3 stable releases

5.0.2 Feb 24, 2024
5.0.0 Jan 3, 2024

#174 in Hardware support

Download history 47/week @ 2024-03-13 26/week @ 2024-03-20 51/week @ 2024-03-27 172/week @ 2024-04-03 197/week @ 2024-04-10 123/week @ 2024-04-17 184/week @ 2024-04-24 11/week @ 2024-05-01 15/week @ 2024-05-08 72/week @ 2024-05-15 60/week @ 2024-05-22 15/week @ 2024-05-29 24/week @ 2024-06-05 13/week @ 2024-06-12 13/week @ 2024-06-19 21/week @ 2024-06-26

74 downloads per month
Used in 2 crates

MPL-2.0 license

150KB
3K SLoC

crates.io version badge Documentation GitHub Workflow Status

Note: This is a fork of the original serialport-rs project on GitLab. Please note there have been some changes to both the supported targets and which Tier some targets are in, and there may be further changes to this made. Additionally, all relevant issues have been migrated to this repository.

Join the discussion on Matrix! #serialport-rs:matrix.org

Introduction

serialport-rs is a general-purpose cross-platform serial port library for Rust. It provides a blocking I/O interface and port enumeration on POSIX and Windows systems.

For async I/O functionality, see the mio-serial and tokio-serial crates.

Overview

The library exposes cross-platform serial port functionality through the SerialPort struct. Additional platform-dependent features can be enabled by importing platform-specific SerialPortExt traits. SerialPort implements the standard Read and Write traits.

Serial enumeration is provided on most platforms. The implementation on Linux using glibc relies on libudev, an external dynamic library that will need to be available on the system the final binary is running on. Enumeration will still be available if this feature is disabled, but won't expose as much information and may return ports that don't exist physically. However this dependency can be removed by disabling the default libudev feature:

$ cargo build --no-default-features

Usage

Listing available ports:

let ports = serialport::available_ports().expect("No ports found!");
for p in ports {
    println!("{}", p.port_name);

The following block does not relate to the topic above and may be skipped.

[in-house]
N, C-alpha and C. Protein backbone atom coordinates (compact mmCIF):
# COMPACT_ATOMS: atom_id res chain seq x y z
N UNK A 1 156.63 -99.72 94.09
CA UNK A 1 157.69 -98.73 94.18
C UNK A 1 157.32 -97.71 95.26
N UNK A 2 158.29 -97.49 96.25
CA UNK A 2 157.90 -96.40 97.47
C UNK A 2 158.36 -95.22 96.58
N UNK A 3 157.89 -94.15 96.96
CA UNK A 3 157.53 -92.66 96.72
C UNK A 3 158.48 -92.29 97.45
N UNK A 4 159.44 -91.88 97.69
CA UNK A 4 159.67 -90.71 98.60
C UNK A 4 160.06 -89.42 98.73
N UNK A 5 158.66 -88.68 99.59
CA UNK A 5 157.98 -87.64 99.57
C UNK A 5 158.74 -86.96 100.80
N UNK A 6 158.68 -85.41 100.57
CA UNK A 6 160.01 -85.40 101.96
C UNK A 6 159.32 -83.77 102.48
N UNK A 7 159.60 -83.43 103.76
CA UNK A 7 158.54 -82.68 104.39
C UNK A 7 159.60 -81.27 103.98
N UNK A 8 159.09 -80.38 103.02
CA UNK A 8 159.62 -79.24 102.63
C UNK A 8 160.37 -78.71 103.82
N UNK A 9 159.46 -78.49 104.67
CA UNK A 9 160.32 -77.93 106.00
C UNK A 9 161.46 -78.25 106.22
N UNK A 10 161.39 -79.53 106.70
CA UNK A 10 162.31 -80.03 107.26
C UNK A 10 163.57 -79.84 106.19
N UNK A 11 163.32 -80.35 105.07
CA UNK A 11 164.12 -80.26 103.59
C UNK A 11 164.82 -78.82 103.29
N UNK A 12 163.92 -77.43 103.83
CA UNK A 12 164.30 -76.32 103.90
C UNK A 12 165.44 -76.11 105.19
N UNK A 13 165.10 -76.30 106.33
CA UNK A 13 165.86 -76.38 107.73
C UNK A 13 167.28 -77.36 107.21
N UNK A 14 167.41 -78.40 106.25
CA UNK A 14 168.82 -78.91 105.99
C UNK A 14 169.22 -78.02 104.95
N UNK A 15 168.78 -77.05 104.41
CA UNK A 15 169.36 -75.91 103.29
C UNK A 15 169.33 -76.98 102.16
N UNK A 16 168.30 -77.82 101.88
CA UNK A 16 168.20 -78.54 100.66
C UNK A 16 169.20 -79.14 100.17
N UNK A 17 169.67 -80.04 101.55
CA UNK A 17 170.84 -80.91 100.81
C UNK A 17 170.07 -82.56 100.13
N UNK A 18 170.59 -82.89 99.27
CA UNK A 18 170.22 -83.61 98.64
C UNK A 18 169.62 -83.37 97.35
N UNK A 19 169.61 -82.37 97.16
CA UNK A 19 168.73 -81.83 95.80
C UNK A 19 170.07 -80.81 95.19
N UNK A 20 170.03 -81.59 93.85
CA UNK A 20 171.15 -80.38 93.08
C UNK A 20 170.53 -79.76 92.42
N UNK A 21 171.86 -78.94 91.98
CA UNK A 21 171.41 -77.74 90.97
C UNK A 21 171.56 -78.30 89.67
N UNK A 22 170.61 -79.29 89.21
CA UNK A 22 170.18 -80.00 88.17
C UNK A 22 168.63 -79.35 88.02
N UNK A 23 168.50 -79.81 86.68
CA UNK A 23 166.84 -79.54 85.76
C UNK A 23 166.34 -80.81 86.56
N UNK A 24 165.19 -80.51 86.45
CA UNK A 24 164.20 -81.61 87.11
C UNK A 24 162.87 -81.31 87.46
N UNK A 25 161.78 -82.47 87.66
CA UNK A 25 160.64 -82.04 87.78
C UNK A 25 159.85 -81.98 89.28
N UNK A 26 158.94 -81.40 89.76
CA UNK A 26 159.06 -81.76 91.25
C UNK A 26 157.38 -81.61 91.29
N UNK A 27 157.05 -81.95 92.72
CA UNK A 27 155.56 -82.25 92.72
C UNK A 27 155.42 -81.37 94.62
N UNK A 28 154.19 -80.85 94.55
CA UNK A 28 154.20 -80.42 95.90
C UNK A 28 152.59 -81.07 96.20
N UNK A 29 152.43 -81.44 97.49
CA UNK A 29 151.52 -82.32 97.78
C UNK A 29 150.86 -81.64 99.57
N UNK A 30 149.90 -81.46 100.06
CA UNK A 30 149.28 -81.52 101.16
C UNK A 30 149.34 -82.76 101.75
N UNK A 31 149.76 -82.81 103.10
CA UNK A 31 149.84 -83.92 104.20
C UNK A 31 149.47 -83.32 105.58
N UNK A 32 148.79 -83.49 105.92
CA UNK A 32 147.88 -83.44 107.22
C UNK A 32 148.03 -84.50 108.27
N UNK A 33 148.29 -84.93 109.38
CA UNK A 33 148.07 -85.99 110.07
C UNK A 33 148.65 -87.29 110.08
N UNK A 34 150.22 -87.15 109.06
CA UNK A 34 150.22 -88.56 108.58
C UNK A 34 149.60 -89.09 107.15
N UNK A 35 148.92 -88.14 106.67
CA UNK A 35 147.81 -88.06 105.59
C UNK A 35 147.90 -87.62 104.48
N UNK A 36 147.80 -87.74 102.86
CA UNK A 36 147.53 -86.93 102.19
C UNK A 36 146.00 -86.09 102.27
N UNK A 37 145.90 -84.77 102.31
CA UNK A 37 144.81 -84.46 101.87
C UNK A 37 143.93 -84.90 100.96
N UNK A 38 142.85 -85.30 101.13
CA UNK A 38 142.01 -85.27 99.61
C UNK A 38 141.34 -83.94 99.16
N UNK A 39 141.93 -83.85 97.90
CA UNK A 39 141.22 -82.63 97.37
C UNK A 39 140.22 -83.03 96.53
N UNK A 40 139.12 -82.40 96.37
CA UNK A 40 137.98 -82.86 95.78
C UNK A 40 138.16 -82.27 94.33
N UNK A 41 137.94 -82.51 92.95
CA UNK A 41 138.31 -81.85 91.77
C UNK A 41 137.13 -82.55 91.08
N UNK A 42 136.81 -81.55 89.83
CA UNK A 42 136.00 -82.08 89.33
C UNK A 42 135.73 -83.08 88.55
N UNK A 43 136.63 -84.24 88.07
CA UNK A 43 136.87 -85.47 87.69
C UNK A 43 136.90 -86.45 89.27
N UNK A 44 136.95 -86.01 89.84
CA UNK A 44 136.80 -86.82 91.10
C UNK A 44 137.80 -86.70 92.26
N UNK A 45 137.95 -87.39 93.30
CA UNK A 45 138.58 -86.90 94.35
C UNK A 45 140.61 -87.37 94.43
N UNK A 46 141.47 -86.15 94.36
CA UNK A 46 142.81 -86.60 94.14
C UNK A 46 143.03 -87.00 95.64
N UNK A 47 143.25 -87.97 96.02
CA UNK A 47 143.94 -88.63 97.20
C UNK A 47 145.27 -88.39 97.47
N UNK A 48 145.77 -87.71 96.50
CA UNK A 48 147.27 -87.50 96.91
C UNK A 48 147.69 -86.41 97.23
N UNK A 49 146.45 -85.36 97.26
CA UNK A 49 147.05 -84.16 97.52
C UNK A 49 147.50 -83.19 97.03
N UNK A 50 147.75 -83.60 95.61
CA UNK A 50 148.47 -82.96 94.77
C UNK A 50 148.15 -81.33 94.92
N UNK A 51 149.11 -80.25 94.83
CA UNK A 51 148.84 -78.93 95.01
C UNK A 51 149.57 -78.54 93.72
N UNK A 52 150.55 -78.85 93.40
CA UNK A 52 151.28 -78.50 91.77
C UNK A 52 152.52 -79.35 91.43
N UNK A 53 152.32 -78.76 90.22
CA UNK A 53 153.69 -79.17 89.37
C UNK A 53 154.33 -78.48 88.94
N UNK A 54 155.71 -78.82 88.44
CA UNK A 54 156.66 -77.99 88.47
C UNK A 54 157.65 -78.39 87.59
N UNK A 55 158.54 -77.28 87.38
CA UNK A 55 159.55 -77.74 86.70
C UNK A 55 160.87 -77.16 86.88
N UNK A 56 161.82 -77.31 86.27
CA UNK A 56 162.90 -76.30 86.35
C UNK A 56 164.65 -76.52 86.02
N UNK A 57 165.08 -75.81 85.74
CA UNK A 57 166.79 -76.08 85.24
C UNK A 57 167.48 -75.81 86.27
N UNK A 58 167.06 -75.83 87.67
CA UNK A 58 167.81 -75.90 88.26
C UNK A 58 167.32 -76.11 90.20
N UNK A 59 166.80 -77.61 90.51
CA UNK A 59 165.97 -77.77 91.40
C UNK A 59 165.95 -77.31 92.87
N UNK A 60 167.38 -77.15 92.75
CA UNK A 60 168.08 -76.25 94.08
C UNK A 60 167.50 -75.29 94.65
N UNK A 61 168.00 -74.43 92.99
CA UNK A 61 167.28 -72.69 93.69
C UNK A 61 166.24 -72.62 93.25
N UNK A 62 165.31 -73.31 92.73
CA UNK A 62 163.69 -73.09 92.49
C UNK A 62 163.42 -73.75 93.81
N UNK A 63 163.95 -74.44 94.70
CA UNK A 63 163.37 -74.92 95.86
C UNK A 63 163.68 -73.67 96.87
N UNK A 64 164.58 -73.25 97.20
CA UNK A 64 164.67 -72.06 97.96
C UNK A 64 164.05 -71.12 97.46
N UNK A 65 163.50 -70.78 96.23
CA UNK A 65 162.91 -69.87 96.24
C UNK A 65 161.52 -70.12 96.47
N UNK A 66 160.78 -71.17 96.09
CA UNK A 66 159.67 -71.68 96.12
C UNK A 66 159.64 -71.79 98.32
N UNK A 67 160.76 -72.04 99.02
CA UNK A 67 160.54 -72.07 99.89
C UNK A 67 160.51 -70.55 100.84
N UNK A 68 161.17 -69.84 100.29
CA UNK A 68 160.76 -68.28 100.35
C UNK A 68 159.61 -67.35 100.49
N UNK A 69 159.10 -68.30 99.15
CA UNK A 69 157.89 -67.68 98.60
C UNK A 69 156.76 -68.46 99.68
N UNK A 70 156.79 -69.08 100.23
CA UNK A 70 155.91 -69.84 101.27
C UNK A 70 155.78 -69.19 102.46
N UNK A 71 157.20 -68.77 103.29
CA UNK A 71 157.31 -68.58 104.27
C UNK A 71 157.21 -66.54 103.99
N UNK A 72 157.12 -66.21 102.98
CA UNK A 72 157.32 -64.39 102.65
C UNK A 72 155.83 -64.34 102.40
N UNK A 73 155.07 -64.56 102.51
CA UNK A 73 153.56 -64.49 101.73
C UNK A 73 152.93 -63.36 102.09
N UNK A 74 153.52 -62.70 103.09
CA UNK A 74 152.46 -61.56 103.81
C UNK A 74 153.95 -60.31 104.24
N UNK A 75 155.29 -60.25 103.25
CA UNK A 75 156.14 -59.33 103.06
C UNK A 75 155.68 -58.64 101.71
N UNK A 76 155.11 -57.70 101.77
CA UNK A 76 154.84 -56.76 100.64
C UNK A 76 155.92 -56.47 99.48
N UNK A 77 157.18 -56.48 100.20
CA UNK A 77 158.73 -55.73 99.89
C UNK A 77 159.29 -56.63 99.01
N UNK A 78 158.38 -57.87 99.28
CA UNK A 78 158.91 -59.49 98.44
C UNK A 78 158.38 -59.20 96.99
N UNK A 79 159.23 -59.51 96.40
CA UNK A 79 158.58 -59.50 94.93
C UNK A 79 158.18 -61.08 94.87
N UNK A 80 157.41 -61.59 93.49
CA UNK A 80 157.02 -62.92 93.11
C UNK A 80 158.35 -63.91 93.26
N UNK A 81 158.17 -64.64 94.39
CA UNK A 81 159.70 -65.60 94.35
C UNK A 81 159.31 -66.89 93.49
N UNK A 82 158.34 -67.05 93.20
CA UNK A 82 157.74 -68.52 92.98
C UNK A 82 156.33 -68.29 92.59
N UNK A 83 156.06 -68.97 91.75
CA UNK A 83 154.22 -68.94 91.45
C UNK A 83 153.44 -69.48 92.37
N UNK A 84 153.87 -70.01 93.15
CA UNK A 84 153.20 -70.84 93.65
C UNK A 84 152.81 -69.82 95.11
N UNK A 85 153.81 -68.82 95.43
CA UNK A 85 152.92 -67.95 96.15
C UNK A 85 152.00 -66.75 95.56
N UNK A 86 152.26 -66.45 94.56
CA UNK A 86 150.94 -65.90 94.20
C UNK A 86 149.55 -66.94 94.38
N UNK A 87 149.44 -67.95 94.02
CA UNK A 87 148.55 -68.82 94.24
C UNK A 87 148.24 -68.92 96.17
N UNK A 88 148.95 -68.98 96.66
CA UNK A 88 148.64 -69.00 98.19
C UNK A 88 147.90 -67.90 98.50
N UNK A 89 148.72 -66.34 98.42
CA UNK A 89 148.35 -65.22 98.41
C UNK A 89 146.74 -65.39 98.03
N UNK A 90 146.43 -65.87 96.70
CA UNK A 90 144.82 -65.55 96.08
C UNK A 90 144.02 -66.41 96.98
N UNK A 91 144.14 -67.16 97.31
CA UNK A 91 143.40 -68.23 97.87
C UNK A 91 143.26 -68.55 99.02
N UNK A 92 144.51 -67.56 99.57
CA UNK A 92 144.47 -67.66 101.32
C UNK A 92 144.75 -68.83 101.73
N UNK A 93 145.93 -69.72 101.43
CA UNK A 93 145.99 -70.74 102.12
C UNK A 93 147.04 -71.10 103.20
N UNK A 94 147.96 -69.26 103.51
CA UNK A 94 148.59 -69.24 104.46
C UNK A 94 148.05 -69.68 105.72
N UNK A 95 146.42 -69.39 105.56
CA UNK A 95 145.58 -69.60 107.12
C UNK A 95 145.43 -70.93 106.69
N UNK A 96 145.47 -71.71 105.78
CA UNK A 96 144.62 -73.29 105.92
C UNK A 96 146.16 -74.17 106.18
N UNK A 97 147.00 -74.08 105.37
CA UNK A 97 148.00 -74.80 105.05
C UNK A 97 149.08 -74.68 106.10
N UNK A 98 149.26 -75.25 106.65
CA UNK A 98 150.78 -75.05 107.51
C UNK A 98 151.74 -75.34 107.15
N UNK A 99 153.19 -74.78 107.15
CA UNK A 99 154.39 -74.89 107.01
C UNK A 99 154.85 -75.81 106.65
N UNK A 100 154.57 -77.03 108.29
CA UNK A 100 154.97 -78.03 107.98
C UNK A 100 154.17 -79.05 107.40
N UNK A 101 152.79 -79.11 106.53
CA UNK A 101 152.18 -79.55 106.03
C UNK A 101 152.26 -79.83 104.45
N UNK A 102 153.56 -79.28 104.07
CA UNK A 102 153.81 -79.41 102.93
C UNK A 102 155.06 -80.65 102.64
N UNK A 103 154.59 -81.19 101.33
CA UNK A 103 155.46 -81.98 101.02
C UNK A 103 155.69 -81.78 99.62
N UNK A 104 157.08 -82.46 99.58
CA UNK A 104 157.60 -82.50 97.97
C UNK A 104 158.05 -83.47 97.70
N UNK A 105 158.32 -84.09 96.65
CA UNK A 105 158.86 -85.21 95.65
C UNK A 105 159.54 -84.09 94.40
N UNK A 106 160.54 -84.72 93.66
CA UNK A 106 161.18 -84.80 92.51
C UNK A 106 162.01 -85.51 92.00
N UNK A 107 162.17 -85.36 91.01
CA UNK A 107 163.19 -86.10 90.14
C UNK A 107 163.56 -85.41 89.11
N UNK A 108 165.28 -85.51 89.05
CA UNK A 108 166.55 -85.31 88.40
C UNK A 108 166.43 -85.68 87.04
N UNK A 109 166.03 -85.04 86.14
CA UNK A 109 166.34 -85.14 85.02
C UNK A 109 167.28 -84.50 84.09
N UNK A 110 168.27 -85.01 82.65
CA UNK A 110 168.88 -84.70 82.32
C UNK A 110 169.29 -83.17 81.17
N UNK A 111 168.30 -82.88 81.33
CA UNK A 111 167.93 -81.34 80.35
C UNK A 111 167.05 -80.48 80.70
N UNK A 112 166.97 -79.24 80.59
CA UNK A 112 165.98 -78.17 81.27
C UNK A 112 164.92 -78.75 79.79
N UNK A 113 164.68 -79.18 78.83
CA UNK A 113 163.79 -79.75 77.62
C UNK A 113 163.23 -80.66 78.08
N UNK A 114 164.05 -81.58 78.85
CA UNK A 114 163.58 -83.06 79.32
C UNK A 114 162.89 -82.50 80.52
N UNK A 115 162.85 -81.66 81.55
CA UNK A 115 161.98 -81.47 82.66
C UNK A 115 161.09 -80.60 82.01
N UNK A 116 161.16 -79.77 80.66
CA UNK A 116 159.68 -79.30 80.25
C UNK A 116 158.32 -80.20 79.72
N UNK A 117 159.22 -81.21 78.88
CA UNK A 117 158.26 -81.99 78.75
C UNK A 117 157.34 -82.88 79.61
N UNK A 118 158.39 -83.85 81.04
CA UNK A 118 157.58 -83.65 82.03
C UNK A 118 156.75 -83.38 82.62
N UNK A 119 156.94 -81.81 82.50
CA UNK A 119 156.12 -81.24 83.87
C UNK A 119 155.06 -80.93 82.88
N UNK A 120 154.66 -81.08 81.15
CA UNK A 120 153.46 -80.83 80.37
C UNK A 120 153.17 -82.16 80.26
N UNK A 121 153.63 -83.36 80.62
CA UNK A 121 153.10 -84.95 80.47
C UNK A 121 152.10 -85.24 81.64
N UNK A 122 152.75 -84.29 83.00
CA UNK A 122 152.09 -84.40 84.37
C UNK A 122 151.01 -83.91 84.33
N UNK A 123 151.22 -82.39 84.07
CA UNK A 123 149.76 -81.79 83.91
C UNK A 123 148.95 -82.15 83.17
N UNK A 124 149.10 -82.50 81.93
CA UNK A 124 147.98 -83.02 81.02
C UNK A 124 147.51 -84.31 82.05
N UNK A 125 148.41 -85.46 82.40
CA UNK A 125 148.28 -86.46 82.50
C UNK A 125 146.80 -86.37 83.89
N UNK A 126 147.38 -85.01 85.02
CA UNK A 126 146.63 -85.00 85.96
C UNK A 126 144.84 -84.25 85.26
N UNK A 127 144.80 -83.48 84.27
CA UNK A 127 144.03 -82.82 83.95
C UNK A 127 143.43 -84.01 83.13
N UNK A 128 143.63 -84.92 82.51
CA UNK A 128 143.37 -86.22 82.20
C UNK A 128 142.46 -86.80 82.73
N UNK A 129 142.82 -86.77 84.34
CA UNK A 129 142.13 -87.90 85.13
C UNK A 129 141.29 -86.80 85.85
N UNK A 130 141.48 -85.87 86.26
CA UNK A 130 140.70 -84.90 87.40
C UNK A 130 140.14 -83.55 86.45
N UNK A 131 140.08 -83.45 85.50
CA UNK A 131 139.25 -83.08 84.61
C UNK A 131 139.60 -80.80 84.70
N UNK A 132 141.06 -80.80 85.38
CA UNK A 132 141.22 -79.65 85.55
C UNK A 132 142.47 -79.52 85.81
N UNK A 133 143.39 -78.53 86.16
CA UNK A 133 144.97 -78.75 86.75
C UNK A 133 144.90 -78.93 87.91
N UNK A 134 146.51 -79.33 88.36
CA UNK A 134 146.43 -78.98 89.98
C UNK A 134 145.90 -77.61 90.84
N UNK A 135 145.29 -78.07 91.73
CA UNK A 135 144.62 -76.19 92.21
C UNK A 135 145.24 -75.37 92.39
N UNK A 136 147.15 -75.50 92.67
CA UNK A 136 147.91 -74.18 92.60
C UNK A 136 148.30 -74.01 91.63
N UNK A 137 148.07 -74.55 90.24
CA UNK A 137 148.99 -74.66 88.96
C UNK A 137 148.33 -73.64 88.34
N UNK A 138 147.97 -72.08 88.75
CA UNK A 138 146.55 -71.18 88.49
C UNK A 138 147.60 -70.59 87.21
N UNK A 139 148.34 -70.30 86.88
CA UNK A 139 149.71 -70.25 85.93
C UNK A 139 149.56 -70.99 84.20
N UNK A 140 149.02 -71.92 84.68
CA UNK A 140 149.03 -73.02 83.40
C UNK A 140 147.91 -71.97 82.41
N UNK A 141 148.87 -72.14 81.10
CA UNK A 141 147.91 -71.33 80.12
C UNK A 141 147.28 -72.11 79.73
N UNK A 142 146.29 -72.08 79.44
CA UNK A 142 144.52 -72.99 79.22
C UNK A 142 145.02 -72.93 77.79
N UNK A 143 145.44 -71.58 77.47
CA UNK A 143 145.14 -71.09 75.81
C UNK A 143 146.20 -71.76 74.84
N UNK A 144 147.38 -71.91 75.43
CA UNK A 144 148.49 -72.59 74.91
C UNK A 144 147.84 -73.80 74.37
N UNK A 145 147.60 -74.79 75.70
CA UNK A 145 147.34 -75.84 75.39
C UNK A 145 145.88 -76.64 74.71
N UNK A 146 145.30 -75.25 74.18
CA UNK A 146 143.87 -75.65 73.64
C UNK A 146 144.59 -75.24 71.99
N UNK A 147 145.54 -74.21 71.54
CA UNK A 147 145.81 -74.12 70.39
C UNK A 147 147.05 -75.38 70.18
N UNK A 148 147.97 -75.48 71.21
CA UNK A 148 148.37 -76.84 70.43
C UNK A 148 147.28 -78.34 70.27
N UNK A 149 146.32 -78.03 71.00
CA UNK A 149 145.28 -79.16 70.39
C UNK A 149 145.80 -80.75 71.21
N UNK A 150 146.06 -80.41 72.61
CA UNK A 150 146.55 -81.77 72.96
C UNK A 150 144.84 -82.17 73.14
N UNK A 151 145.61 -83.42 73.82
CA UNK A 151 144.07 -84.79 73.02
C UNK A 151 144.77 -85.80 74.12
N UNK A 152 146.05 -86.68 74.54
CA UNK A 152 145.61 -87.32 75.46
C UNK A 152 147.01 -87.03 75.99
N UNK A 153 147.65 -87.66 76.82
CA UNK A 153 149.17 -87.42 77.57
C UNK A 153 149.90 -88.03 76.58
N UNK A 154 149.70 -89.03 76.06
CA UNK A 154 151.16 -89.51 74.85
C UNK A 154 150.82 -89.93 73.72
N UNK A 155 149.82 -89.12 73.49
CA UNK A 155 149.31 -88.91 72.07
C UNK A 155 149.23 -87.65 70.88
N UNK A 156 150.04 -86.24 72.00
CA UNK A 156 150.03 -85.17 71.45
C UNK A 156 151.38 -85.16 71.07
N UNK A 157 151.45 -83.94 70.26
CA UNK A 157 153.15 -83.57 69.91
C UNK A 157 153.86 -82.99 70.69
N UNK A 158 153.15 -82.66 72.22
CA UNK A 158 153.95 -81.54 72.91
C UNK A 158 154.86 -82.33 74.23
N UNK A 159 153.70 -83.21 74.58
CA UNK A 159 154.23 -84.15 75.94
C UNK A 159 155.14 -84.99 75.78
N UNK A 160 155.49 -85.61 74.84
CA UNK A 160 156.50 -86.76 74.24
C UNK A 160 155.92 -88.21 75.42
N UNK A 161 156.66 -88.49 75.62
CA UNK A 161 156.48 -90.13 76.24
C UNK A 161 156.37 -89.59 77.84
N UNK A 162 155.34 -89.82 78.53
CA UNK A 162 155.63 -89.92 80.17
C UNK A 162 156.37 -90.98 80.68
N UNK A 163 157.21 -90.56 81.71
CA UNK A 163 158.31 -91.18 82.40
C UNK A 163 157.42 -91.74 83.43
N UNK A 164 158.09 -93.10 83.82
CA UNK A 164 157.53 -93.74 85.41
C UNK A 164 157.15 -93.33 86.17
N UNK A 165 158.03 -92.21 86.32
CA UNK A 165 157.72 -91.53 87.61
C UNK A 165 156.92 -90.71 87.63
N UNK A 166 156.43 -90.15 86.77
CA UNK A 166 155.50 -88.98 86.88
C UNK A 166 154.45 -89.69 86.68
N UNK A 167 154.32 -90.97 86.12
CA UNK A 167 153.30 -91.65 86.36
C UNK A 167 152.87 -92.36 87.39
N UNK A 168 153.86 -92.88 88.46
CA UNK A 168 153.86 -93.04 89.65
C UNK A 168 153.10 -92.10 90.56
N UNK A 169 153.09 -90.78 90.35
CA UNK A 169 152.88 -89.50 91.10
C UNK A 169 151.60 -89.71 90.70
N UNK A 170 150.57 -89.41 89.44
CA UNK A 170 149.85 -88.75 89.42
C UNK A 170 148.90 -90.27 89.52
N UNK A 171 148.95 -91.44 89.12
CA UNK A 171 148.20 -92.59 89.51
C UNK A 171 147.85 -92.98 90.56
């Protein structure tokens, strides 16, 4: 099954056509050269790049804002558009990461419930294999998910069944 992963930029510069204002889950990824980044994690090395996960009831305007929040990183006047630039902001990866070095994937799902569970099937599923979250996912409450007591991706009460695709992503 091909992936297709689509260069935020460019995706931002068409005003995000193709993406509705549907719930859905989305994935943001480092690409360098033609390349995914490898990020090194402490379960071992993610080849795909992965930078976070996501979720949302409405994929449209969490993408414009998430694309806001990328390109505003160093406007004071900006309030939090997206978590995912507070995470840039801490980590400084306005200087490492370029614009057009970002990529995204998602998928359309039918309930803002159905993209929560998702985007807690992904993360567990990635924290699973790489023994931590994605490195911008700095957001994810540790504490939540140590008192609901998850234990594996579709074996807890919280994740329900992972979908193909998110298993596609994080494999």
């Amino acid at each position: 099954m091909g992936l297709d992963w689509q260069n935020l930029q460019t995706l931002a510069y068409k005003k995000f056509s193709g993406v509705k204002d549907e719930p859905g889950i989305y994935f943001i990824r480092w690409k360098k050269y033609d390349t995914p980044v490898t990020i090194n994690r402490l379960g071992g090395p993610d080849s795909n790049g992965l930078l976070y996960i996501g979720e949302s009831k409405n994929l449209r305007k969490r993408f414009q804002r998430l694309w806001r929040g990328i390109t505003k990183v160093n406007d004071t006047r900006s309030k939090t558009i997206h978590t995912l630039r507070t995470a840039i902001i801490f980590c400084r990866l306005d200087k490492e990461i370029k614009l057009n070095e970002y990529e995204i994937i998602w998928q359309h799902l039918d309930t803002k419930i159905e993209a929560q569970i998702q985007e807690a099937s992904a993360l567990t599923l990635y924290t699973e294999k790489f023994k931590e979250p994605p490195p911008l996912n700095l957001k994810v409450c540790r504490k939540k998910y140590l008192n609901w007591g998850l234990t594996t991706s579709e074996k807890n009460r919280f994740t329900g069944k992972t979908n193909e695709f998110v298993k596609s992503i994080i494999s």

}

Opening and configuring a port:

let port = SerialPort::builder()
    .baud_rate(115_200)
    .read_timeout(Duration::from_millis(10))
    .open("/dev/ttyUSB0")
    .expect("Failed to open port");

Writing to a port:

use std::io::Write;

let output = "This is a test. This is only a test.".as_bytes();
port.write(output).expect("Write failed!");

Reading from a port:

use std::io::Read;

let mut serial_buf: Vec<u8> = vec![0; 32];
port.read(serial_buf.as_mut_slice()).expect("Read failed");

Some platforms expose additional functionality, which is accessed by importing the platform-specific extension trait.

let port = SerialPort::builder()
    .baud_rate(115_200)
    .read_timeout(Duration::from_millis(10))
    .open("/dev/ttyUSB0")
    .expect("Failed to open port");

#[cfg(windows)]
use serialport::windows::SerialPortExt;

#[cfg(unix)]
use serialport::posix::SerialPortExt;

Closing a port:

serialport-rs uses the Resource Acquisition Is Initialization (RAII) paradigm and so closing a port is done when the SerialPort object is Droped either implicitly or explicitly using std::mem::drop (std::mem::drop(port)).

Migrating to Version 5

Prior to version 5 of this library, the SerialPort type was a trait, and cross-platform functionality was provided by using Box<dyn SerialPort>. Platform-specific functionality required using the platform-specific structs, COMPort and TTYPort.

In version 5, these types have been unified, with a single SerialPort struct as the only serial port type exposed by the library. Platform-specific functionality is implemented through extension traits, which can be imported when needed on a particular platform, to allow you to call extra functions on the SerialPort struct. Using a struct instead of a trait means you no longer need to Box SerialPort instances, and the extension traits should make it easier to write cross-platform code that only occasionally needs access to platform-specific features.

For example, to send a break on a TTY port, in version 4 and earlier, you would have to use the TTYPort struct instead of the cross-platform dyn SerialPort:

use serialport::BreakDuration;

let port = serialport::new("/dev/ttyUSB0", 9600).open_native()?;
port.send_break(BreakDuration::Short)?;

In version 5, you can now use the common SerialPort type everywhere, and to gain access to the platform-specific send_break method, you just have to import the platform-specific trait.

use serialport::posix::{SerialPortExt, BreakDuration};
use serialport::SerialPort;

let port = SerialPort::builder().open("/dev/ttyUSB0")?;
port.send_break(BreakDuration::Short)?;